A ZOC is the land area above the aquifer that contributes water to a well under the most severe pumping and recharge conditions that can be realistically anticipated. A clear understanding of the ZOCs allows officials to restrict land use in those zones, if necessary, to protect water quality in the wells.
Silent Spring Institute researchers have looked closely at ZOCs for possible sources of contamination by chemicals that may be linked to breast cancer. Because of the potential for contamination, public water supplies are regularly monitored to ensure they meet existing health standards. ZOCs are shown for all public wells for which state regulations have required delineation.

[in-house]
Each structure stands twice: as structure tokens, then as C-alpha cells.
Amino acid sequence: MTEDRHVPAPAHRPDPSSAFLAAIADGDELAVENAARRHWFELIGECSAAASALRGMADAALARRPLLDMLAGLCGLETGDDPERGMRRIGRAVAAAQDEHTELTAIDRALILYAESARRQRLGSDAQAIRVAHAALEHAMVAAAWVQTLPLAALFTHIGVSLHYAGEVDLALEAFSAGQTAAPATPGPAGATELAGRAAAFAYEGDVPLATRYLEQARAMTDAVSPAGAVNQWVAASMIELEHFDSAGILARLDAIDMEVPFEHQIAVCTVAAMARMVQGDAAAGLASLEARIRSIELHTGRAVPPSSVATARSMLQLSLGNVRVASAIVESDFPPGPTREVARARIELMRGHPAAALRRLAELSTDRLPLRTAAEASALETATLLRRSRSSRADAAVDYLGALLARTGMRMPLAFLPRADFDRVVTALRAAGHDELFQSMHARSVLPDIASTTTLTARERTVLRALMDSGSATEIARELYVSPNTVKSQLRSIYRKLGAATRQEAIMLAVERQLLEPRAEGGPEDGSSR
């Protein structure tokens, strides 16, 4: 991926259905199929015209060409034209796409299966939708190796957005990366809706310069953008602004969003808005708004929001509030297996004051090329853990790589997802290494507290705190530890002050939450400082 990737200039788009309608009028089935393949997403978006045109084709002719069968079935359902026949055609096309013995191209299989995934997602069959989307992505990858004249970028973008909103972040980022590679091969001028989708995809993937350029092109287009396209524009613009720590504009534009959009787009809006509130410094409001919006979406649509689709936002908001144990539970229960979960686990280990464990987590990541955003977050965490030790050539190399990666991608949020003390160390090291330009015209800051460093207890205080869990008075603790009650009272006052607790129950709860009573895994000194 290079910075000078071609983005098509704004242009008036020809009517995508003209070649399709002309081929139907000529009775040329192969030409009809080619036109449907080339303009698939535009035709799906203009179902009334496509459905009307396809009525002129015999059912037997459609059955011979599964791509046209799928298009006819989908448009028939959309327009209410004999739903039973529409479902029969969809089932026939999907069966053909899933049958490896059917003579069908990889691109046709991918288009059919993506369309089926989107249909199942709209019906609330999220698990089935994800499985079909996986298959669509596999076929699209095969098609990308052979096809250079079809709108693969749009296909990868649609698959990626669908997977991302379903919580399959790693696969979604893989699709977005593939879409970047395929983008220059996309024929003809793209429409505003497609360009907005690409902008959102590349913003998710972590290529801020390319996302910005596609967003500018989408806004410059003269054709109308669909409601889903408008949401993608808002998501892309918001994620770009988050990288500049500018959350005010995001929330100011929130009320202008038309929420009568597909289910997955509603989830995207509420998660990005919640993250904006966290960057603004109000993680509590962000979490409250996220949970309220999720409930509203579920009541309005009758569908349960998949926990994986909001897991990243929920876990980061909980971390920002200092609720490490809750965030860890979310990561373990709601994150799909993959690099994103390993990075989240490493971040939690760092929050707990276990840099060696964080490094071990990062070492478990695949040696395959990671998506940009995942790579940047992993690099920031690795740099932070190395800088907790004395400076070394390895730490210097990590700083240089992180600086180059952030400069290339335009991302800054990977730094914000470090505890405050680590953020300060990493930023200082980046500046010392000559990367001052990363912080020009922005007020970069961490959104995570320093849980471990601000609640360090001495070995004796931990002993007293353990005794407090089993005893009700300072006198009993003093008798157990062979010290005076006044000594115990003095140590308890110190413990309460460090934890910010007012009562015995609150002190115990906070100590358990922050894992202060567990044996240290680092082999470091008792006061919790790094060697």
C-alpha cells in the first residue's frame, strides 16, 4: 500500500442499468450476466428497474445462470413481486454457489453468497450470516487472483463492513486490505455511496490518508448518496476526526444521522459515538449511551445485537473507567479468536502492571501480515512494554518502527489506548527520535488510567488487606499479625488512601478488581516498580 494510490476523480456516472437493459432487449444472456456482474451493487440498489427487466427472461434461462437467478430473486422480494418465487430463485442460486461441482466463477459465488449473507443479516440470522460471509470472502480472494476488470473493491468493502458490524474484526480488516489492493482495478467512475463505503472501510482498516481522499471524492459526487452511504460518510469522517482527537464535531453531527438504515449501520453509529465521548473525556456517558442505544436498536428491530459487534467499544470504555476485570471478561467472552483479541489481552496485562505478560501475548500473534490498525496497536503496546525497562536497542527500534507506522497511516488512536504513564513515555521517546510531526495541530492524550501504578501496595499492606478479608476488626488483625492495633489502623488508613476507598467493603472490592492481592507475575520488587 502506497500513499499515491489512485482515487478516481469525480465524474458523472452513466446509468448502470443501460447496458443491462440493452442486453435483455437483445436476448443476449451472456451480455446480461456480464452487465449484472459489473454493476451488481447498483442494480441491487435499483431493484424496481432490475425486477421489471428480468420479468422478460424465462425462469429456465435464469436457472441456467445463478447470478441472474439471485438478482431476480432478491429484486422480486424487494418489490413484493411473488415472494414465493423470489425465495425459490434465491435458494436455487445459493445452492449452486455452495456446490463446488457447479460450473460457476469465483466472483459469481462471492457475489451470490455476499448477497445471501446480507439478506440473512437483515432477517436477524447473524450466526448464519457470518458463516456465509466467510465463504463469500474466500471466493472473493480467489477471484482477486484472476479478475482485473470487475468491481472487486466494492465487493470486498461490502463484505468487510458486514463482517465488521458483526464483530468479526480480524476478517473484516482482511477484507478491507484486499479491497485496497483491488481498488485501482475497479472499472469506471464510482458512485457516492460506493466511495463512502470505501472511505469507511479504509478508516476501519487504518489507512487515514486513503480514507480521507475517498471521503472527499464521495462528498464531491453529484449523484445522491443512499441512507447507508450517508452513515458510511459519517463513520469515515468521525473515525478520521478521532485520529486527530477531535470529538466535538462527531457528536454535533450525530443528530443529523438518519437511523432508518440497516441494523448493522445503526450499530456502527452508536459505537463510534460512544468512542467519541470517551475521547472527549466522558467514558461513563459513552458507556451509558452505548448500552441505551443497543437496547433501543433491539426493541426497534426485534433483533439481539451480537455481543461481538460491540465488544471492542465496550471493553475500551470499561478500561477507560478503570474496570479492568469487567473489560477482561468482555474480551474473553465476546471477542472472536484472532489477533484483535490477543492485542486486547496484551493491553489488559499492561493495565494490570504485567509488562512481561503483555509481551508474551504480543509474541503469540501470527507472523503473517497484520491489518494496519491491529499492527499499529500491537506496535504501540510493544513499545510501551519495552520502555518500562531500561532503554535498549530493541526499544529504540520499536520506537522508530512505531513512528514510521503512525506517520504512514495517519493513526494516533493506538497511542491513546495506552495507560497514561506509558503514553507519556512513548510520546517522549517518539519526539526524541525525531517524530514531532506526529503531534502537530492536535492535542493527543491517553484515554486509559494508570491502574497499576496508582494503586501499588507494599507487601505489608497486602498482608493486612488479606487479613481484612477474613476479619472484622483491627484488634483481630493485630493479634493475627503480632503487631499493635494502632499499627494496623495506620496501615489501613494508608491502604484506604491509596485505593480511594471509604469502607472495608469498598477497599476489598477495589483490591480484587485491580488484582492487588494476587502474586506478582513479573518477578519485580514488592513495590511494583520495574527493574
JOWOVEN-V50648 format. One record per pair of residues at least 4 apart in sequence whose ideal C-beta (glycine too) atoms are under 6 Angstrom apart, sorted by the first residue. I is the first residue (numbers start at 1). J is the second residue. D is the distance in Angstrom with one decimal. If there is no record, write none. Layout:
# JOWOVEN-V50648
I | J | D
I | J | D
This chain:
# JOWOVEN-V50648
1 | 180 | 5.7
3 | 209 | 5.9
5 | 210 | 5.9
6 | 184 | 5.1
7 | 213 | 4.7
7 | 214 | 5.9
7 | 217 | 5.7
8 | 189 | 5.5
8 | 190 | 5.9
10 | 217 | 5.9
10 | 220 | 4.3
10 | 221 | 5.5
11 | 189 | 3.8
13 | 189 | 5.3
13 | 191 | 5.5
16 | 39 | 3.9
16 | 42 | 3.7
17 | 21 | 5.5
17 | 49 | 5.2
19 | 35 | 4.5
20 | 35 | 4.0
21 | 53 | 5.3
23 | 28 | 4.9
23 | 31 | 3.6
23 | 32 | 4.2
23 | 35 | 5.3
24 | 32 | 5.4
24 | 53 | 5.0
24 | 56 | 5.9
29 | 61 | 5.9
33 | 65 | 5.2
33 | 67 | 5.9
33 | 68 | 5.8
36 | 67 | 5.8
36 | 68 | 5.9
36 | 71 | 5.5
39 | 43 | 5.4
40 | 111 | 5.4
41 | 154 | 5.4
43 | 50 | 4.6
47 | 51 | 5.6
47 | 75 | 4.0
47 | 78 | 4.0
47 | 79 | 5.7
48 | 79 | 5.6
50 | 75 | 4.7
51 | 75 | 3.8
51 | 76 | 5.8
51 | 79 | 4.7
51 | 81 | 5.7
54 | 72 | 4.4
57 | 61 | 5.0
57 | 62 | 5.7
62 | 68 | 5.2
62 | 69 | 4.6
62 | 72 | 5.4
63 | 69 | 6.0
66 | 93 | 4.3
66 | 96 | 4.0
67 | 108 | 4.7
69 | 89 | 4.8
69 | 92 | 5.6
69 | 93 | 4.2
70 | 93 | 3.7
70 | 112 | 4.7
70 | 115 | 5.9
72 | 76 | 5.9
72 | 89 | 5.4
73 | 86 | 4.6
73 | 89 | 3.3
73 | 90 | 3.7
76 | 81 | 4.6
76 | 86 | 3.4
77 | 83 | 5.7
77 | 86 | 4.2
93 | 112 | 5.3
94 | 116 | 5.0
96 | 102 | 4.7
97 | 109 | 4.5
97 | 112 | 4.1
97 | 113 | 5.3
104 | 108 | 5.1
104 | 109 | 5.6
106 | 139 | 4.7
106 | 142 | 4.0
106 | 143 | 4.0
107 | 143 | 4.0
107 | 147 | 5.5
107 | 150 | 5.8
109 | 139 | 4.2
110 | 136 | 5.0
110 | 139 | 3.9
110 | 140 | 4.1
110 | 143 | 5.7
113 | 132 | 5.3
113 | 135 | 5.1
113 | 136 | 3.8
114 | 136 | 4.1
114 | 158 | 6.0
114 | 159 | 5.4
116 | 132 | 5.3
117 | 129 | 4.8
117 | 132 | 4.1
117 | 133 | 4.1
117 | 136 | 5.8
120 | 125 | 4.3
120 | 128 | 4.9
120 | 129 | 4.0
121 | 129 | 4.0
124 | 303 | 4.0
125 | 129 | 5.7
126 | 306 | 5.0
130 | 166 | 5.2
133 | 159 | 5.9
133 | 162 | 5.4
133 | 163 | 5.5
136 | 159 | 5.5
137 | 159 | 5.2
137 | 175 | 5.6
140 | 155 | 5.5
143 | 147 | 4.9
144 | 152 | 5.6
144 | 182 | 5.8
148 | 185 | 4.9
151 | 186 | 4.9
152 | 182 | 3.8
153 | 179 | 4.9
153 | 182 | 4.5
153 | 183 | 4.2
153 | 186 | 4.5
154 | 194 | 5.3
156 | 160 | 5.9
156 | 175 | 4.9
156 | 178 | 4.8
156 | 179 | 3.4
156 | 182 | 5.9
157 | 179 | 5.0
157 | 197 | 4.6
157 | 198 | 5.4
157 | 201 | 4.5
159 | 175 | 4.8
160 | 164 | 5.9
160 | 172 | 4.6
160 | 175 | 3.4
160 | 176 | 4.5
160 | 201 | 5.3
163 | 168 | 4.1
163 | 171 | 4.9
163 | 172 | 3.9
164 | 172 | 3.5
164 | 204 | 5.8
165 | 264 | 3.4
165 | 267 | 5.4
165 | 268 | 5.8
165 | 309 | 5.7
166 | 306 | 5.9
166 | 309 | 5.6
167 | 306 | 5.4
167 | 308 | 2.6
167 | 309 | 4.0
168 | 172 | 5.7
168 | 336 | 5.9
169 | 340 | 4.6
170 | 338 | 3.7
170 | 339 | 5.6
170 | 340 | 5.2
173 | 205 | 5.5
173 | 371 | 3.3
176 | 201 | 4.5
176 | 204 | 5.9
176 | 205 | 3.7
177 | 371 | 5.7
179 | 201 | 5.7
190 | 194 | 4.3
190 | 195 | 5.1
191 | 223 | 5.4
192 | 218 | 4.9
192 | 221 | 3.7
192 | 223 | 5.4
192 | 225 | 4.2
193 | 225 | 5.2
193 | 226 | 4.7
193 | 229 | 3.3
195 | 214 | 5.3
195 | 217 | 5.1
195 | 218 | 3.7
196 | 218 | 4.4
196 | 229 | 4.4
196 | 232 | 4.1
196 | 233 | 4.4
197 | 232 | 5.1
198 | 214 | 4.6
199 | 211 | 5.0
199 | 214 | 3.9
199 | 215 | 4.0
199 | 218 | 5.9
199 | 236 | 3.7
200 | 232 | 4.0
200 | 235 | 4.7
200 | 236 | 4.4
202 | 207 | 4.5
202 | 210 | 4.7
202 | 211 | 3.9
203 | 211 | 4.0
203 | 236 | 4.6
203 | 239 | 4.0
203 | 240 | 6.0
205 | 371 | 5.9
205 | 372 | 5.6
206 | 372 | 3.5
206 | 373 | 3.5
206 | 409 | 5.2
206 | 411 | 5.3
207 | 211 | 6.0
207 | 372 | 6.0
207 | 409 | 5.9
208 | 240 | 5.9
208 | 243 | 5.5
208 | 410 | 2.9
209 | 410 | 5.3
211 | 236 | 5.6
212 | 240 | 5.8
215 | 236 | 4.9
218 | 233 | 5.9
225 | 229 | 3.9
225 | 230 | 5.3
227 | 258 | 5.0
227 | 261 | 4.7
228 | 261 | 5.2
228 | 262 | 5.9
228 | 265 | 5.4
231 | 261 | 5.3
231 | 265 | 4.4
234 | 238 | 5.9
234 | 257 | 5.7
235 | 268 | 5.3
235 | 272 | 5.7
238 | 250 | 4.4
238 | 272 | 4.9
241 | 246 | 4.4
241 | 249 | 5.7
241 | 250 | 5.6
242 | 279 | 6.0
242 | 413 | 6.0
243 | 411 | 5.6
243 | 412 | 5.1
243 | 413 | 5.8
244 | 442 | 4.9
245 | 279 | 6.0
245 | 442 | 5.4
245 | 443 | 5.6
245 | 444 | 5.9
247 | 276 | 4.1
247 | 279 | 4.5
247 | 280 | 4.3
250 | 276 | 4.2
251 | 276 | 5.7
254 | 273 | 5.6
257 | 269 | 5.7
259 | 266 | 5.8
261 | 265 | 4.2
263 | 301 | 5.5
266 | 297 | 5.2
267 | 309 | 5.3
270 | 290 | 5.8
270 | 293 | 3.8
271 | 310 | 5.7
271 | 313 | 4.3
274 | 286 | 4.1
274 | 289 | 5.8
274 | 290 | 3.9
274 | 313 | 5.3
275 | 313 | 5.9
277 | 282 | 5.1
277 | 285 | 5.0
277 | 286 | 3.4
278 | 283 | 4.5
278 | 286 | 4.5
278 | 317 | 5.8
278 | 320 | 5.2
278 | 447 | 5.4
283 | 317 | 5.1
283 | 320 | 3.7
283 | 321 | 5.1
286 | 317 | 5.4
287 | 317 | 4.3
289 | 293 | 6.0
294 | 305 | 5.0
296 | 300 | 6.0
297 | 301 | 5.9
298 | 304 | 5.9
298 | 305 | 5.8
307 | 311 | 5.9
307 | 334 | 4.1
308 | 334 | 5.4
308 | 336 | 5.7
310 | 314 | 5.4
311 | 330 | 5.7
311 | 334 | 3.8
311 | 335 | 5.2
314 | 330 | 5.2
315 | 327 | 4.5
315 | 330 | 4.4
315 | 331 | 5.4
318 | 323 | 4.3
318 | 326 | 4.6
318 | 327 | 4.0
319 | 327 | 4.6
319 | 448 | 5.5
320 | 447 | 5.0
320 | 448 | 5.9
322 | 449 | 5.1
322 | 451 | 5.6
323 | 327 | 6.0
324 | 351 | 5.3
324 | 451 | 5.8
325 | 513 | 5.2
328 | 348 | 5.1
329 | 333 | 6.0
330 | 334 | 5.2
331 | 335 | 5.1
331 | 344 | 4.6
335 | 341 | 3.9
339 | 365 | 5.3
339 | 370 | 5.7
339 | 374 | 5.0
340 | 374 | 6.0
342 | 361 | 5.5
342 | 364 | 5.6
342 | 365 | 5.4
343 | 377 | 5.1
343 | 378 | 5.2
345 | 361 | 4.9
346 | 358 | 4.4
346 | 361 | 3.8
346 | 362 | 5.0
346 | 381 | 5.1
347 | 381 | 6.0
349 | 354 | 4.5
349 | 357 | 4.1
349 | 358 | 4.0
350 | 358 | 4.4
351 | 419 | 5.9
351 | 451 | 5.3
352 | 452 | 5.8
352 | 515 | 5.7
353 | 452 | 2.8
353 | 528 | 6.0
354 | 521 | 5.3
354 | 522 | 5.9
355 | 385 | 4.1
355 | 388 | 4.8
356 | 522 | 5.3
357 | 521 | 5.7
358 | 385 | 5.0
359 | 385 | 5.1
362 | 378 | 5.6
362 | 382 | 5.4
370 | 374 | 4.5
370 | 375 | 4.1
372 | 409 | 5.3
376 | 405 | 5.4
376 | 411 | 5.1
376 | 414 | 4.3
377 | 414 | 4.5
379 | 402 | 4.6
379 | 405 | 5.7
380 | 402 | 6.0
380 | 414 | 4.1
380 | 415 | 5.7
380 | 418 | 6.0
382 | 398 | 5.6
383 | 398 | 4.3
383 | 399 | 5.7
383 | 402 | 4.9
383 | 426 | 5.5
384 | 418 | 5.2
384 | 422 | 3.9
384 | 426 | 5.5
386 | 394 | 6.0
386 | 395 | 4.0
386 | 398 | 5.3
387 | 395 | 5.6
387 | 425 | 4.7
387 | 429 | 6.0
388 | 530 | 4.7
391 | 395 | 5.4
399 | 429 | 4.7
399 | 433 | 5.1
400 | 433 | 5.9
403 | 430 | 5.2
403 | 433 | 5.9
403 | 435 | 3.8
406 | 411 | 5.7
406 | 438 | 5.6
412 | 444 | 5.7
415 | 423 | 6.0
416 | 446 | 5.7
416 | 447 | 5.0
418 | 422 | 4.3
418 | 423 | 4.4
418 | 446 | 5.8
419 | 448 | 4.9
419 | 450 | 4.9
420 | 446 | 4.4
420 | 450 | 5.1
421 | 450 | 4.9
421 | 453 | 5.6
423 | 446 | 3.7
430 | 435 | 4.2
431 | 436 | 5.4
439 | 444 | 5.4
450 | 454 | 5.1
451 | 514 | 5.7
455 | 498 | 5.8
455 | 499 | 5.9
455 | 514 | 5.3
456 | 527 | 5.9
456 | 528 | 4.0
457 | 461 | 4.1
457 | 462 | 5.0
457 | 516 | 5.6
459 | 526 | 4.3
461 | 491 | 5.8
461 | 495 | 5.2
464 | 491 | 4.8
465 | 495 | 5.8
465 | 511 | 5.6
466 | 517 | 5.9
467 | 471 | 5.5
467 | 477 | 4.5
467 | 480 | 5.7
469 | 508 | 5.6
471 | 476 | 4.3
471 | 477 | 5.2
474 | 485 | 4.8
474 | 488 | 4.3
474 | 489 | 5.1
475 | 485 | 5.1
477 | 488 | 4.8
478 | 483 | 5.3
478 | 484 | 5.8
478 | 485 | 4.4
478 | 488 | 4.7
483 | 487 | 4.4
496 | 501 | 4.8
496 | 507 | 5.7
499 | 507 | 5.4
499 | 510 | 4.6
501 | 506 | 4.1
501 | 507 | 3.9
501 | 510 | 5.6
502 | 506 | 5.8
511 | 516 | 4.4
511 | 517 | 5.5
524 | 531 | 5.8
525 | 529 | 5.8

It should be noted that maps for the towns of Eastham and Wellfleet are not included because those towns have no public water distribution system; the residents of those towns rely on private drinking water wells instead.
For maps click here.
Click here to read more about Silent Spring Institute's “Water Research.”
Laboratory tests in animals have linked some pesticides with tumors or effects on reproductive organs. Some pesticides have also been shown to be endocrine disruptors, including some that mimic estrogen in animal and cell studies. Human studies of links between pesticides and breast cancer are difficult, as we do not have good measures of women’s exposures to pesticides years ago; but in 2007, researchers reported on a study that found higher breast cancer risk among women who had higher levels of DDT in stored blood samples that were drawn when DDT was still in use and the women were in their twenties. Women who were under 14 years old when DDT came into use were at higher risk for breast cancer later on, the study showed.